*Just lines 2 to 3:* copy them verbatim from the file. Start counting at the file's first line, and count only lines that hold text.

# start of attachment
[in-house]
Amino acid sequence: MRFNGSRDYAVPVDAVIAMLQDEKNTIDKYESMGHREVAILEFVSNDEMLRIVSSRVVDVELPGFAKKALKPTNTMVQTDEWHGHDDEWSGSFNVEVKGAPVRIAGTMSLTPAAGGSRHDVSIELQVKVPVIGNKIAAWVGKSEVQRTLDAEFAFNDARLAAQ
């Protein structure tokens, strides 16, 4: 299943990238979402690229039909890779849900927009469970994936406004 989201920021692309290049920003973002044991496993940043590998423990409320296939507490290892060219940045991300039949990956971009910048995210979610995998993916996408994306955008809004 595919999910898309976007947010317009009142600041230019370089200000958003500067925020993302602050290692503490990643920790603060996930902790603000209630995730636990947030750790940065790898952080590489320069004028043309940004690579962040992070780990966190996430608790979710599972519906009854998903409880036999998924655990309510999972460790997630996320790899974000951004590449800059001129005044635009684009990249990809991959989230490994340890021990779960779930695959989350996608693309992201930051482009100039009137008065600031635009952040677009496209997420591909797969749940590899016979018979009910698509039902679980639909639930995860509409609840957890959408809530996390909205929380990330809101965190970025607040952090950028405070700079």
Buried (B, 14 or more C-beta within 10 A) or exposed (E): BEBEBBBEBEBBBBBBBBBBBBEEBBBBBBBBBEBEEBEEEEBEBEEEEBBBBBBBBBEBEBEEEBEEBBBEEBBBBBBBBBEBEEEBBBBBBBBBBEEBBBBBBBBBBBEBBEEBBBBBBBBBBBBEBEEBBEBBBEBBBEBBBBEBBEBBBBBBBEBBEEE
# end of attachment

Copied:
Amino acid sequence: MRFNGSRDYAVPVDAVIAMLQDEKNTIDKYESMGHREVAILEFVSNDEMLRIVSSRVVDVELPGFAKKALKPTNTMVQTDEWHGHDDEWSGSFNVEVKGAPVRIAGTMSLTPAAGGSRHDVSIELQVKVPVIGNKIAAWVGKSEVQRTLDAEFAFNDARLAAQ
């Protein structure tokens, strides 16, 4: 299943990238979402690229039909890779849900927009469970994936406004 989201920021692309290049920003973002044991496993940043590998423990409320296939507490290892060219940045991300039949990956971009910048995210979610995998993916996408994306955008809004 595919999910898309976007947010317009009142600041230019370089200000958003500067925020993302602050290692503490990643920790603060996930902790603000209630995730636990947030750790940065790898952080590489320069004028043309940004690579962040992070780990966190996430608790979710599972519906009854998903409880036999998924655990309510999972460790997630996320790899974000951004590449800059001129005044635009684009990249990809991959989230490994340890021990779960779930695959989350996608693309992201930051482009100039009137008065600031635009952040677009496209997420591909797969749940590899016979018979009910698509039902679980639909639930995860509409609840957890959408809530996390909205929380990330809101965190970025607040952090950028405070700079």